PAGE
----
Core77 was lucky enough to interview Frog's Adam Richardson on Sunday, and perhaps the best way to open a review of his new book Innovation X is the quote he closed the interview with. Listen up designers, because, "you've never had a better opportunity in the last 100 years than you have now!"
To put the end of the interview in context, however, we've got to start at the beginning. 2009 brought a huge crop of," Business, meet Design," books, including Frog's founder Hartmut Esslinger's A Fine Line and their competitor Tim Brown's Change by Design. By and large, case-study driven and written in anecdotal style, 2009's business/design books were targeted squarely at management. Those of us in design might find them of interest, but we likely already agreed with the value proposition. Instead of trying to lobby the value of design, Richardson is convinced that most large companies are already sold. Like all revelatory changes, however, this shift brings both good and bad. While both Esslinger and Brown's books entreated businesses to hire people facile in both creative and analytical realms, the front lines of high-end design consulting recognize that day is already here. Hold on to your hats, because even though it's a scant 200 pages, that's where Innovation XbeginsSo, with business sold on the merits of design, the future's never looked better for a working designer than now, right? Well, relatively early in the book, Richardson provides an eye popping analogy to America's favorite pastime. In baseball, we no longer see batting averages above .400 (40%), although at the turn of the last century, we did. Times have changed. The late evolutionary biologist Steven Jay Gould posited that the shift wasn't due to some vast improvement on behalf of the pitching coach. Instead, the bell curves representing the performance of the pitcher and that of the hitter have gotten closer and closer together. In the old days, a particularly gifted hitter was often matched up against average pitchers (the opposite was also likely true, but we suspect statisticians are and were more enamored with the highs than the lows). Now, with obsessive Little League parents and the High School World Series, the chances that a mediocre hitter or pitcher will make it to the big time are slim to none. It's far harder to bat 400 because the competition just got better.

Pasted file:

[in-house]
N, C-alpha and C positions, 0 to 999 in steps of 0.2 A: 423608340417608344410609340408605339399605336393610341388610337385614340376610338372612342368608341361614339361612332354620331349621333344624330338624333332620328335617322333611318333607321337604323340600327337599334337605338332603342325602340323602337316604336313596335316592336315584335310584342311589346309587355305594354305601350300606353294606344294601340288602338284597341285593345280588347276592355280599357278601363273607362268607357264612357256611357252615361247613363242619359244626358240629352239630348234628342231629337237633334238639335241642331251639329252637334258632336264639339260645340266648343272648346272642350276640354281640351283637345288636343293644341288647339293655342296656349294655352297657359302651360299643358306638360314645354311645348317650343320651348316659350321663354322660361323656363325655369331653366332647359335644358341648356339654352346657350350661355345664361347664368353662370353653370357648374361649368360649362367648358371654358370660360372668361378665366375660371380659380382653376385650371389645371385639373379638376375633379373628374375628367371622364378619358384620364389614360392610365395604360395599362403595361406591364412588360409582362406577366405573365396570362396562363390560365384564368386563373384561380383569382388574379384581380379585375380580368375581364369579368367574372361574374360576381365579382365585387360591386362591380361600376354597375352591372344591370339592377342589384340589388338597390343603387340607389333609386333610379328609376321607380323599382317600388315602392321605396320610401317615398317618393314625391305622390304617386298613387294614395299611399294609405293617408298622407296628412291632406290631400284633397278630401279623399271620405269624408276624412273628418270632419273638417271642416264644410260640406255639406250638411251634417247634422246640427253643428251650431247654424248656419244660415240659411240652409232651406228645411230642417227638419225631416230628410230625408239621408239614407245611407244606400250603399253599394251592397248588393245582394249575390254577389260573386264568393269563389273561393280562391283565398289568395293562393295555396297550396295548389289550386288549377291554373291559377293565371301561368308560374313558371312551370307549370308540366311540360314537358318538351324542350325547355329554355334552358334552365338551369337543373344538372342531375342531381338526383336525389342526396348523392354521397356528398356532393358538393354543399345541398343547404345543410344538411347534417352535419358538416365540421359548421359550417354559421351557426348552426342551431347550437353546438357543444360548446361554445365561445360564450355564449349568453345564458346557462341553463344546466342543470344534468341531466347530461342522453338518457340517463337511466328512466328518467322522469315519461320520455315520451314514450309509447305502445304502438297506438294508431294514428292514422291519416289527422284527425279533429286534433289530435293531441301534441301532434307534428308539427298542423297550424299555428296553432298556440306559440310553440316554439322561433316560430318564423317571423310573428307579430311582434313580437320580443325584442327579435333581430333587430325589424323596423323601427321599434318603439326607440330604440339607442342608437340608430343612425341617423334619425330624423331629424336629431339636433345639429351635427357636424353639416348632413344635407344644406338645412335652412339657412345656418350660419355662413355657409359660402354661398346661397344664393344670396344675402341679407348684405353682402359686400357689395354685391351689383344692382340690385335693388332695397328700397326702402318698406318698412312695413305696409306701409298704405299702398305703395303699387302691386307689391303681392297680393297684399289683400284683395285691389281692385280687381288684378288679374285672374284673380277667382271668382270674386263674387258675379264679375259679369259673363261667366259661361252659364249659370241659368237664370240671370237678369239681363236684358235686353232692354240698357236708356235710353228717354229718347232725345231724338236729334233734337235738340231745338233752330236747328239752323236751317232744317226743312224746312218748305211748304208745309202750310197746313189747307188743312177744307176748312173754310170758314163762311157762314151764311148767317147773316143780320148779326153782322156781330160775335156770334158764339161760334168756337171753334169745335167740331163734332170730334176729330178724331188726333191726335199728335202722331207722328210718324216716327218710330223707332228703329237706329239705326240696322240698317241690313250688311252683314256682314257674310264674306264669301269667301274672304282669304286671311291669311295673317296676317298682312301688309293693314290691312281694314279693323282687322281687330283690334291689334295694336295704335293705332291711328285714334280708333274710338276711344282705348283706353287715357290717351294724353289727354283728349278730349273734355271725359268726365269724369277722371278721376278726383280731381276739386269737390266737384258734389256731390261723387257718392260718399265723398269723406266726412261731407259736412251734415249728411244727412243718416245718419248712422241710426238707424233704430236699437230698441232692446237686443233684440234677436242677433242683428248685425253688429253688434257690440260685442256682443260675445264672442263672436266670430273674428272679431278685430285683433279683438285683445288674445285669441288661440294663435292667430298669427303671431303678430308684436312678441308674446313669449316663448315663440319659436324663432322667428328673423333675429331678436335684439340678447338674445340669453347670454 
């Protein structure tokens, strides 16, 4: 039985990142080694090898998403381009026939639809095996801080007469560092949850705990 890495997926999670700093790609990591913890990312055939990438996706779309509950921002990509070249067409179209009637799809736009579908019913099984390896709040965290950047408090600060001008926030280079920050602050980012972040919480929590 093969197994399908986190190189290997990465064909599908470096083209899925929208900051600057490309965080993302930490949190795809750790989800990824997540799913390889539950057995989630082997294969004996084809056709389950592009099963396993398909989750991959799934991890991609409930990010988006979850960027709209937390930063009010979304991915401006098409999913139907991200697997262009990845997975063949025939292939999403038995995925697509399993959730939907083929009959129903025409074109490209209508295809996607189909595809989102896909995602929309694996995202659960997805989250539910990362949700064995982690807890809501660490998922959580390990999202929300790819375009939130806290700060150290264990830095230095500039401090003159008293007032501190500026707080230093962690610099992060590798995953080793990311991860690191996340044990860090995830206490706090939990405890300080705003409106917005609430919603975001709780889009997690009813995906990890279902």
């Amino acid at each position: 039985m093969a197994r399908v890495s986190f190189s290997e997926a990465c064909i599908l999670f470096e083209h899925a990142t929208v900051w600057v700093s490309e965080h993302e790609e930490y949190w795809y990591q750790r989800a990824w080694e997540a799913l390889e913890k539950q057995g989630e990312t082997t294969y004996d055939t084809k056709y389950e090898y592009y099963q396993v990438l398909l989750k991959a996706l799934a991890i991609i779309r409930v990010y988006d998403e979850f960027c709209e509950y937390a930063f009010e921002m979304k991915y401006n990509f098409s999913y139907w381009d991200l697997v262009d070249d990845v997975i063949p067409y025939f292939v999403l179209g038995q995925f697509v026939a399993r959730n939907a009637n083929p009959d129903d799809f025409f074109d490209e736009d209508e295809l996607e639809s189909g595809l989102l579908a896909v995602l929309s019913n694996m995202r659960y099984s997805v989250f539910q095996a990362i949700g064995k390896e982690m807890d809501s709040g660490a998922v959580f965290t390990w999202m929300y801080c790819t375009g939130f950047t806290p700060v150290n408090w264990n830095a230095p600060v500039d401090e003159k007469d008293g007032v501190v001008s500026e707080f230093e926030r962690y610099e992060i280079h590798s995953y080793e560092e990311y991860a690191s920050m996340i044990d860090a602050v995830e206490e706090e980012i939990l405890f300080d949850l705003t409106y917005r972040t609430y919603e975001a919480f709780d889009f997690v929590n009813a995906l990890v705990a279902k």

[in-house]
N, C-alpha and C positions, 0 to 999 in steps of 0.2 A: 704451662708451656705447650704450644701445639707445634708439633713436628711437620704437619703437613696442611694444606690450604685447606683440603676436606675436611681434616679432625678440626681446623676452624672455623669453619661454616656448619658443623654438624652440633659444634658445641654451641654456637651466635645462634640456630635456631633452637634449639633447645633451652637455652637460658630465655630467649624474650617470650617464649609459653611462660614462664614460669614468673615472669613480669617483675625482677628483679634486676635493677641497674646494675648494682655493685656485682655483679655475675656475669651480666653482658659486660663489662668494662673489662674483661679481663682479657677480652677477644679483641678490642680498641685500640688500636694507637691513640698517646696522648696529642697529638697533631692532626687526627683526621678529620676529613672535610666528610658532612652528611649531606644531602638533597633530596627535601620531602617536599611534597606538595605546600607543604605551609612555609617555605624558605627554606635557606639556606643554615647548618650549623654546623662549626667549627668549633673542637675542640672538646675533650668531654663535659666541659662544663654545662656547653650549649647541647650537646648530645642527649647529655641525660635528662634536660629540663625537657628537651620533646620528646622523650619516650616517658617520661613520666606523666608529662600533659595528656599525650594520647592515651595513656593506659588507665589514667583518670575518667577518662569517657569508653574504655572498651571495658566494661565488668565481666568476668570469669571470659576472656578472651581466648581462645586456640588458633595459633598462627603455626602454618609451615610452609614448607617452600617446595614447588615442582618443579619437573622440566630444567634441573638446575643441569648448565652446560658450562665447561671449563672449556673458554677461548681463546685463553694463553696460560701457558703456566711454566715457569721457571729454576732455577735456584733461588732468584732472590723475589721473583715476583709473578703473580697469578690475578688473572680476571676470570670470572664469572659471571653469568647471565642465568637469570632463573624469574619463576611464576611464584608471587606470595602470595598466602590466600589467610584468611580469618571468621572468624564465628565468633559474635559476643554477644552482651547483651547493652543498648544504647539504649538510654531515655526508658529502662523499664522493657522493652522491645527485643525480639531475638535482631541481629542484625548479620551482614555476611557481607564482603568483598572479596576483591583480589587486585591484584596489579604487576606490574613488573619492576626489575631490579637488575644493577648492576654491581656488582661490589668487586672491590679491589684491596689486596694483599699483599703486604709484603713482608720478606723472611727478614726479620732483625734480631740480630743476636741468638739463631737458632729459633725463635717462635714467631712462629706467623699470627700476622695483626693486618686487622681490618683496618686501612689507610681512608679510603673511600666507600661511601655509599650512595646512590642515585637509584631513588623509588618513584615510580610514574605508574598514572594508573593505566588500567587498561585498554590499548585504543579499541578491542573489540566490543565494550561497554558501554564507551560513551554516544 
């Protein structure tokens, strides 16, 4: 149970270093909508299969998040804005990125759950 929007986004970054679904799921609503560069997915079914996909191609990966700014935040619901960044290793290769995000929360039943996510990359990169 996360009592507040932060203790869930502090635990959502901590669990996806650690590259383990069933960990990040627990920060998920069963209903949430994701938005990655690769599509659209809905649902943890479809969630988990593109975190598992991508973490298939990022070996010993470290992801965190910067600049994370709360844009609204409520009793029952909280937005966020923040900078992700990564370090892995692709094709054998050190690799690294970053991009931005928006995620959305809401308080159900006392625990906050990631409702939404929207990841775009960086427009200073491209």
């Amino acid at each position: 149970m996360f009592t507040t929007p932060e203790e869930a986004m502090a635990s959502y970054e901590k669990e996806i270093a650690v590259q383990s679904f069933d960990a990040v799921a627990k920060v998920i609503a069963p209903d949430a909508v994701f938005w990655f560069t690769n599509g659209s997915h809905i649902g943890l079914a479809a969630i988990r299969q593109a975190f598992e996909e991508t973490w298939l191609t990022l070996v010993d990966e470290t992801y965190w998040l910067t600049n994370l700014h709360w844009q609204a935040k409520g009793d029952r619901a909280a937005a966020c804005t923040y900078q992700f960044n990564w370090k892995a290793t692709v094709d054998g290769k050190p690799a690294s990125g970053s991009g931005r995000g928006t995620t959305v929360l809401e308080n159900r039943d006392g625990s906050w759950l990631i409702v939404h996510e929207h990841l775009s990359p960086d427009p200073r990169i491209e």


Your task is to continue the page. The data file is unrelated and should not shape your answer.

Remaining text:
For design-oriented businesses, that's the new competitive landscape, which is daunting, but Richardson's willing to hold your hand. As the world becomes more and more networked, not only do changes happen faster, but the environment becomes more complex. Seasoned greenies may have heard the term "Wicked Problem," which has often been applied to global warming. For simple problems, both the problem and the solution are clearly defined. Even if you don't know how to change the oil in your car, you know it can be done. For complex problems, the problem is known, but the solution is unclear, because you know what you need to do, but you don't know how to proceed. Wicked problems, however, are a different class. When neither the solution, nor the problem can be stated, framing the problem is the problem. For everyone trying to determine the next profit-hemorrhaging app, the struggle is not in the mechanics of coding, but in choosing what to build. In this era, where we can build nearly anything, the million dollar question is "what next?"